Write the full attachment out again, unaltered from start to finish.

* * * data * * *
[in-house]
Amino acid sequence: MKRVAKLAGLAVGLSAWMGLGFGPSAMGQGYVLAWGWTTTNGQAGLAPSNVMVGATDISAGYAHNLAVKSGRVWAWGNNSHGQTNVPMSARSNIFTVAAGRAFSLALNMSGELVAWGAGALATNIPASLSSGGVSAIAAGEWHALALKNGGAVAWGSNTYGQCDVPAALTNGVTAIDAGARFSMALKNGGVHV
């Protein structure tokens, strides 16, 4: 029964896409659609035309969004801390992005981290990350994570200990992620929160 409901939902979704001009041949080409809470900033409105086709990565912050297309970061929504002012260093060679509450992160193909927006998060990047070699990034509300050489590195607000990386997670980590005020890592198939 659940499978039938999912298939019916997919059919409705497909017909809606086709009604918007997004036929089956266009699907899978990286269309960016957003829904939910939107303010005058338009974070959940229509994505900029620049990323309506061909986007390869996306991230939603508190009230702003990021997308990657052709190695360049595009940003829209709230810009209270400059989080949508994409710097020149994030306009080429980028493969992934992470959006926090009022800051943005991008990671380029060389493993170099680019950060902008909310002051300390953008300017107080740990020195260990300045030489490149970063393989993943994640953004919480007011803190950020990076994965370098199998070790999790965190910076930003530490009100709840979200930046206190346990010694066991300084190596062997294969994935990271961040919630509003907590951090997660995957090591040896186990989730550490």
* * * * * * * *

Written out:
[in-house]
Amino acid sequence: MKRVAKLAGLAVGLSAWMGLGFGPSAMGQGYVLAWGWTTTNGQAGLAPSNVMVGATDISAGYAHNLAVKSGRVWAWGNNSHGQTNVPMSARSNIFTVAAGRAFSLALNMSGELVAWGAGALATNIPASLSSGGVSAIAAGEWHALALKNGGAVAWGSNTYGQCDVPAALTNGVTAIDAGARFSMALKNGGVHV
């Protein structure tokens, strides 16, 4: 029964896409659609035309969004801390992005981290990350994570200990992620929160 409901939902979704001009041949080409809470900033409105086709990565912050297309970061929504002012260093060679509450992160193909927006998060990047070699990034509300050489590195607000990386997670980590005020890592198939 659940499978039938999912298939019916997919059919409705497909017909809606086709009604918007997004036929089956266009699907899978990286269309960016957003829904939910939107303010005058338009974070959940229509994505900029620049990323309506061909986007390869996306991230939603508190009230702003990021997308990657052709190695360049595009940003829209709230810009209270400059989080949508994409710097020149994030306009080429980028493969992934992470959006926090009022800051943005991008990671380029060389493993170099680019950060902008909310002051300390953008300017107080740990020195260990300045030489490149970063393989993943994640953004919480007011803190950020990076994965370098199998070790999790965190910076930003530490009100709840979200930046206190346990010694066991300084190596062997294969994935990271961040919630509003907590951090997660995957090591040896186990989730550490």